Luton remembers ‘16 Rising in poetry

Luton remembers ‘16 Rising in poetry

The Luton Irish Forum will commemorate the centenary of the Easter Rising with a series of events celebrating Irish culture and the impact of 1916.

An afternoon under the banner of The Poet’s Rebellion will feature a collection of talks about the Rising as well as musical and dramatic performances.

Ireland’s Ambassador to the UK, Dan Mulhall, will present Ireland 1916: A Tale of Two Thomases – an in-depth look at the poets MacDonagh and Kettle – before taking questions from the floor.

Colm and Christian Traynor, of the Westminster Cathedral Choir, will give a special rendition of Danny Boy, while special guest Kathy Carr will perform Padraic Colum’s She Moved Through the Fair. Dr Ivan Gibbons, of St Mary’s University, Twickenham, will give a lecture entitled 1916: What did it all mean? – an exploration of the British response to the Easter Rising.

And students from Luton’s Cardinal Newman Catholic School will give an interpretative drama presentation based on what they learnt about 1916 during recent study sessions.

Speaking about his lecture, Dr Gibbons said: “This is an amazing opportunity to discover what the immediate response was in Britain to the trauma and upheaval of the Easter Rising, an approach which is usually neglected in any consideration of the impact of this momentous event.” Ms Carr added: “I am delighted to be part of The Poet’s Rebellion. Earlier this year I had the privilege of playing for a Polish community at the Luton Irish Forum where I learnt about the event and I really wanted to take part.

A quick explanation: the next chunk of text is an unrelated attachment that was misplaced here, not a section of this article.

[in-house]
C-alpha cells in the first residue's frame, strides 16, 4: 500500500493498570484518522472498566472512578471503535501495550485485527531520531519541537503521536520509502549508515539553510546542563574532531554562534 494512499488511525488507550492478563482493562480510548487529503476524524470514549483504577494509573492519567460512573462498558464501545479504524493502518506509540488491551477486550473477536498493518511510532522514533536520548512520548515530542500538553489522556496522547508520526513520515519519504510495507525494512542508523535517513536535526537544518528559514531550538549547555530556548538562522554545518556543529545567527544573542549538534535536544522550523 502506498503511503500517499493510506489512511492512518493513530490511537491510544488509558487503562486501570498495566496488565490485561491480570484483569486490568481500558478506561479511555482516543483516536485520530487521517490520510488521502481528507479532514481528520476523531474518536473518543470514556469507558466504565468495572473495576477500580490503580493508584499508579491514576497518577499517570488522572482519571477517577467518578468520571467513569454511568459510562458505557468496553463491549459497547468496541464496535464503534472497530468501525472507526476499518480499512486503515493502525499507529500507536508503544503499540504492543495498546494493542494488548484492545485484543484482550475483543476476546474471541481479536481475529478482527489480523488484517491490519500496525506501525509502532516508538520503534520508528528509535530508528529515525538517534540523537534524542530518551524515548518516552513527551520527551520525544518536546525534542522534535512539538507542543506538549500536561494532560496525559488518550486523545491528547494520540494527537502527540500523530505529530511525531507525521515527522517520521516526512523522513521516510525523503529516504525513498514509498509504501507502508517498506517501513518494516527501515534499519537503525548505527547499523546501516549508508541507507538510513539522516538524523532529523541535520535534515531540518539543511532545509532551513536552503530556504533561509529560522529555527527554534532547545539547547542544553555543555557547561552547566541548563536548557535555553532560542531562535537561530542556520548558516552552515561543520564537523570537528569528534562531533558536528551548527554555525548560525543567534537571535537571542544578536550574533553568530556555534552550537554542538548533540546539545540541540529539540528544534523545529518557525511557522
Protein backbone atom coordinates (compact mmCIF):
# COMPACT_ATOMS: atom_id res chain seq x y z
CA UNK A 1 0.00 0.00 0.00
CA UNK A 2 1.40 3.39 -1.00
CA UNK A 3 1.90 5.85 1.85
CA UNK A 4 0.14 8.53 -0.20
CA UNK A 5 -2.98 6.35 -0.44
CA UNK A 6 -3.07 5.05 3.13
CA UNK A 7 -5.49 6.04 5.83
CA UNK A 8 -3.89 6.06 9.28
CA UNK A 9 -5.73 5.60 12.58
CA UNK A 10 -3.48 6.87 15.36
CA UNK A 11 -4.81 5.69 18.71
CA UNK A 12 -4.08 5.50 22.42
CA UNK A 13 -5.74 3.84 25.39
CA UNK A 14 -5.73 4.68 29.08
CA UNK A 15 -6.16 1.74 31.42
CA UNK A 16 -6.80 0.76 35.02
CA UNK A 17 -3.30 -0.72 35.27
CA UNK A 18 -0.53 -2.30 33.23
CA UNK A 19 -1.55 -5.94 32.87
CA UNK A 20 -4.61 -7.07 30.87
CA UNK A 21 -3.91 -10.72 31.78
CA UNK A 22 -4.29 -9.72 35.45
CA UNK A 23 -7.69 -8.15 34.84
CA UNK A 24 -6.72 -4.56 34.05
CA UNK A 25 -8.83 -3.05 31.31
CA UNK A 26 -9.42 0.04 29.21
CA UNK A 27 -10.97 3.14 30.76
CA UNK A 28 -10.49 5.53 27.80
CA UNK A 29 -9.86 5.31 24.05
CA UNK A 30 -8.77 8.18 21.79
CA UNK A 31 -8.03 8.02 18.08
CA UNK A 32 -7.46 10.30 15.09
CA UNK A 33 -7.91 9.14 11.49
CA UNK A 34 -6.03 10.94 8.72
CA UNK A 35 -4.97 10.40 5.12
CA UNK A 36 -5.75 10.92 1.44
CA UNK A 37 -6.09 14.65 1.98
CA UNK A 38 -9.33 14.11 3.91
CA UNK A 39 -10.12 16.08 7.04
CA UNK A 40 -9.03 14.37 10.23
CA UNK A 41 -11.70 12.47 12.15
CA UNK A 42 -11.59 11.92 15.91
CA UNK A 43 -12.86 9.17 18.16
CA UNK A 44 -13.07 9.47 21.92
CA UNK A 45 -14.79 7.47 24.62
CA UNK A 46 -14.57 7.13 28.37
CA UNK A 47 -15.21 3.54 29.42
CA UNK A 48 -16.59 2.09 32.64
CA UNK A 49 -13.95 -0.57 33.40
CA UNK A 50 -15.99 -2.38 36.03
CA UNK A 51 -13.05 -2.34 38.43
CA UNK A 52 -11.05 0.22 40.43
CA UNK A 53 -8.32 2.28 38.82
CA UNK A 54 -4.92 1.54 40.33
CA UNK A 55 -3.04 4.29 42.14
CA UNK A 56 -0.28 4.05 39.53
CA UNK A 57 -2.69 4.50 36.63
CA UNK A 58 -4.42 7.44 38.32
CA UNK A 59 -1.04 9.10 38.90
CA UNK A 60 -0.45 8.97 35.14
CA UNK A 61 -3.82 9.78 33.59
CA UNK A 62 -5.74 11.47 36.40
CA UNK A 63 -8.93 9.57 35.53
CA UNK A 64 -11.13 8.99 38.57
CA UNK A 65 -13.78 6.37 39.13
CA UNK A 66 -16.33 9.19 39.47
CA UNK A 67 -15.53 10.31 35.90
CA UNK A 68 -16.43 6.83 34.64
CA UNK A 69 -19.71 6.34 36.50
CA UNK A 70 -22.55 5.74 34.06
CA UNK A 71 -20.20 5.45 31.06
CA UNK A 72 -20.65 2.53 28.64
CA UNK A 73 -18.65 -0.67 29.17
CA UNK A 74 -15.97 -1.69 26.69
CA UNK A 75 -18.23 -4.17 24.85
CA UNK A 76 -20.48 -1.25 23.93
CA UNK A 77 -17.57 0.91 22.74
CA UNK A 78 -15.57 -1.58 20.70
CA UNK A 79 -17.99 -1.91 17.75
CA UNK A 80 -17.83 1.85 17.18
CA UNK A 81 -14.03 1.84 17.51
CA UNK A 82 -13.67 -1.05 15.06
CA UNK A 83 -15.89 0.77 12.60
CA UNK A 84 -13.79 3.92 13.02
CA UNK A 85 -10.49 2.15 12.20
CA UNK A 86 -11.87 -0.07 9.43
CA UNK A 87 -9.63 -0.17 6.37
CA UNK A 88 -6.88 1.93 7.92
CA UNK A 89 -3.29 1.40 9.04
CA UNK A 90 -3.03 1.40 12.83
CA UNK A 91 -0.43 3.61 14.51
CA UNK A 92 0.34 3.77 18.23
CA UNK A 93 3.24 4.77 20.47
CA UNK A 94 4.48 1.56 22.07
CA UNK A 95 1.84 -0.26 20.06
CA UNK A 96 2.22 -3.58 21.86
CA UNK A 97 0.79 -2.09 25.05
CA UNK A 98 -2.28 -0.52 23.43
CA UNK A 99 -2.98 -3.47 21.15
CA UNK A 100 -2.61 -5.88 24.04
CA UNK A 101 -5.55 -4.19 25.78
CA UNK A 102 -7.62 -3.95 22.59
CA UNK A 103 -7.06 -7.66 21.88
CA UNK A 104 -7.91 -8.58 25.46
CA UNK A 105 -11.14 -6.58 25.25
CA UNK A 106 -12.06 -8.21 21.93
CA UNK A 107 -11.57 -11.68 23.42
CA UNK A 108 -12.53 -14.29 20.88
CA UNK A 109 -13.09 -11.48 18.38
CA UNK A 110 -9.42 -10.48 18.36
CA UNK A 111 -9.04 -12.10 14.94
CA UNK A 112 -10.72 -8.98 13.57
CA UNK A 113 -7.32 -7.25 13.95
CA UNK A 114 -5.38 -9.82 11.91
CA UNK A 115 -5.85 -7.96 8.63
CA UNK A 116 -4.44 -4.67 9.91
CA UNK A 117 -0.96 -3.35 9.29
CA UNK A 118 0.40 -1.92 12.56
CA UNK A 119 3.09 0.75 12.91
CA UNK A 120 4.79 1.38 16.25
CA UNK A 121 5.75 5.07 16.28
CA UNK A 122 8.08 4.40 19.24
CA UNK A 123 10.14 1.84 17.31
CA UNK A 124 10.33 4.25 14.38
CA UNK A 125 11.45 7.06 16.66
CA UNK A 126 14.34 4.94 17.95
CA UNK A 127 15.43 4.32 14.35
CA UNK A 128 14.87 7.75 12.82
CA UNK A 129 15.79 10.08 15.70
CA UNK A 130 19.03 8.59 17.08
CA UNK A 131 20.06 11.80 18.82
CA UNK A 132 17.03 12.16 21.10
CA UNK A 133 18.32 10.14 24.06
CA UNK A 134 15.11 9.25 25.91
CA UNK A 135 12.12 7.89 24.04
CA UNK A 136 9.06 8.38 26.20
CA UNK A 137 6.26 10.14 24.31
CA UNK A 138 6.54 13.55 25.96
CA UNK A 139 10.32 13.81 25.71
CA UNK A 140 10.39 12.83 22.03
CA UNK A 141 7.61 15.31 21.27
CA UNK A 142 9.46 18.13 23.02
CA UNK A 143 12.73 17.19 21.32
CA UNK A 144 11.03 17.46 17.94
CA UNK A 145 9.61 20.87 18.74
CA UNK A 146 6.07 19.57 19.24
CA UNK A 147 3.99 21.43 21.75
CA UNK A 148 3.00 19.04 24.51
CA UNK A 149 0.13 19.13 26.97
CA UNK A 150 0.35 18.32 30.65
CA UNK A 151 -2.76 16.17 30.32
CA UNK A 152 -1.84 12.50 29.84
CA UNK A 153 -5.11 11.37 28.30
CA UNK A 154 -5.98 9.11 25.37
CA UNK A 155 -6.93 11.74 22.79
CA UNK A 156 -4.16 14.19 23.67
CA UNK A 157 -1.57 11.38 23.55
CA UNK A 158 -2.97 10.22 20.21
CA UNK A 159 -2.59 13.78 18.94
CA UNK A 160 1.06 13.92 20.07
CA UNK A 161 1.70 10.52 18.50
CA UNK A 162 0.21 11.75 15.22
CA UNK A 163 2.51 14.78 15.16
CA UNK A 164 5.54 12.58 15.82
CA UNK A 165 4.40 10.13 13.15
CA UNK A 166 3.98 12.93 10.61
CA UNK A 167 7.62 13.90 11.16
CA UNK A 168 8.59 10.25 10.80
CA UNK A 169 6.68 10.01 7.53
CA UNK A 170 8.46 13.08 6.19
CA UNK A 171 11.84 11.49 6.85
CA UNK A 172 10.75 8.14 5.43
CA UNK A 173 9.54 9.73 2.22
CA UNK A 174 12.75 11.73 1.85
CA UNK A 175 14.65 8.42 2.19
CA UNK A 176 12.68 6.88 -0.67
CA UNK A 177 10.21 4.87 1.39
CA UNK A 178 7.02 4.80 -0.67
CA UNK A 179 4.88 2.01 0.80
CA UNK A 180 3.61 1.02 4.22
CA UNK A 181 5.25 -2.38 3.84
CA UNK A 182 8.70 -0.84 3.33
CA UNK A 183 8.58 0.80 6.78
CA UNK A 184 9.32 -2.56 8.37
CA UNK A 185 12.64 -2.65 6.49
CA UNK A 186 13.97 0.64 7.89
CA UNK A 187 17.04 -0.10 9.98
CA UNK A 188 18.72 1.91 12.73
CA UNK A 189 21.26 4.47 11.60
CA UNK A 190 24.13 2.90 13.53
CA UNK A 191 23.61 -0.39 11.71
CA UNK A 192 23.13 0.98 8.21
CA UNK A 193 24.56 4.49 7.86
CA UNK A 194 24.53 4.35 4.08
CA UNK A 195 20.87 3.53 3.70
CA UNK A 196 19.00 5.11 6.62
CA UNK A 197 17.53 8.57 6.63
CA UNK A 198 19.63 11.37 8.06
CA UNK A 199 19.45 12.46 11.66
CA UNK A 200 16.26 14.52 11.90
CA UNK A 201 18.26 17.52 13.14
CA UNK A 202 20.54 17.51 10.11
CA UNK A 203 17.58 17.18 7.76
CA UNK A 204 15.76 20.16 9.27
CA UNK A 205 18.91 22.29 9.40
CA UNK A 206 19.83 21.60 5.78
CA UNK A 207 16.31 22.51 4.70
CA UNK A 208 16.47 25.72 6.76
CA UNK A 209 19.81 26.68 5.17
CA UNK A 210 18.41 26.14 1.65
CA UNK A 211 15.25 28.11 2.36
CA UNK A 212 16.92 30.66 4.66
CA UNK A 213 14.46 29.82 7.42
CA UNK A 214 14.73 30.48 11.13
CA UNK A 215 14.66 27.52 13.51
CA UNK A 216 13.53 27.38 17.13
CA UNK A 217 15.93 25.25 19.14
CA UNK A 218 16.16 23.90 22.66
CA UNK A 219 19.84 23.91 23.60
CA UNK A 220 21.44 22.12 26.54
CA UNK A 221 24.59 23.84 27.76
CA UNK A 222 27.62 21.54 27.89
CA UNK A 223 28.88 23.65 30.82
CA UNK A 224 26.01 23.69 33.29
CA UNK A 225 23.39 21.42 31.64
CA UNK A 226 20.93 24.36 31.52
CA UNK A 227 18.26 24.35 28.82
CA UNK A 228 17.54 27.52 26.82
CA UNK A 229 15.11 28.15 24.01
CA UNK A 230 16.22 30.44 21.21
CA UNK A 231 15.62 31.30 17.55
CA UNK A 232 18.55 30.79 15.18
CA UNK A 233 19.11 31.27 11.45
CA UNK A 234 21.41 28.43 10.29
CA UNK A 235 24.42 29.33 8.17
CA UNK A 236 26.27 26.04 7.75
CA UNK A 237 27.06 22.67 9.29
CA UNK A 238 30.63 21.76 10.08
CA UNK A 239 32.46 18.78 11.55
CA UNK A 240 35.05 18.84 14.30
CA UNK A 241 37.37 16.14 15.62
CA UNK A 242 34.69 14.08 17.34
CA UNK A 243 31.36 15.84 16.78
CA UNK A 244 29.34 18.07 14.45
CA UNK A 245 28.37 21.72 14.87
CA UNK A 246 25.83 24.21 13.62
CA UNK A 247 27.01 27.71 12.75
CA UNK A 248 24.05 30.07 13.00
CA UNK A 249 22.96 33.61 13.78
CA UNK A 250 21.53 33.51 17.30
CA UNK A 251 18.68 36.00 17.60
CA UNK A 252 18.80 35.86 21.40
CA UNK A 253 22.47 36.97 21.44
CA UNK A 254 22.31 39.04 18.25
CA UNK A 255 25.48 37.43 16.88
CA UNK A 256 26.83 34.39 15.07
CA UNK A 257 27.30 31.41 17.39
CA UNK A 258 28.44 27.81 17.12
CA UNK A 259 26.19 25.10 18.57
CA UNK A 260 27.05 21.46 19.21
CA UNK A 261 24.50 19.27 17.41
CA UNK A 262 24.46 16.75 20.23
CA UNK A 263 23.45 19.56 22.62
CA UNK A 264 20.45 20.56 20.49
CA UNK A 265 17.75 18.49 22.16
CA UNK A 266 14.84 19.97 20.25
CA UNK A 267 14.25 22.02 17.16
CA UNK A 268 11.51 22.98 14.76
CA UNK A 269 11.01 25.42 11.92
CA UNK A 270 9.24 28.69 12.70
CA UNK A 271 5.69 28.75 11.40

“The event resonated with me immensely because the songs I have written for my last two albums Paszport (2012) and Polonia (2015) have been inspired by themes connected with the Second World War experience in Poland on the Eastern front and centre around loss of passport, loss of country, rebellion and refugee status.

“She Moved Through the Fair is a very emotive song and I think would resonate with a lot of Polish WWII veterans.”

The event will be hosted on 2 April at The Hat Factory and runs from 1.30pm to 5.30pm. There will be a variety of trad and folk performances, as well as a collection of memorabilia relating to Easter 1916. In addition to The Poet’s Rebellion day, the Hat Factory will host an exhibition by artist Declan Kerr.

Running from April 2-5, it features paintings of men and women of the time in more “mundane” settings, rather than glorifying them as revolutionary heroes. This, according to Kerr, is to show that they were “people not so different from any of us who had the conviction that they could change their world and make a real difference.”

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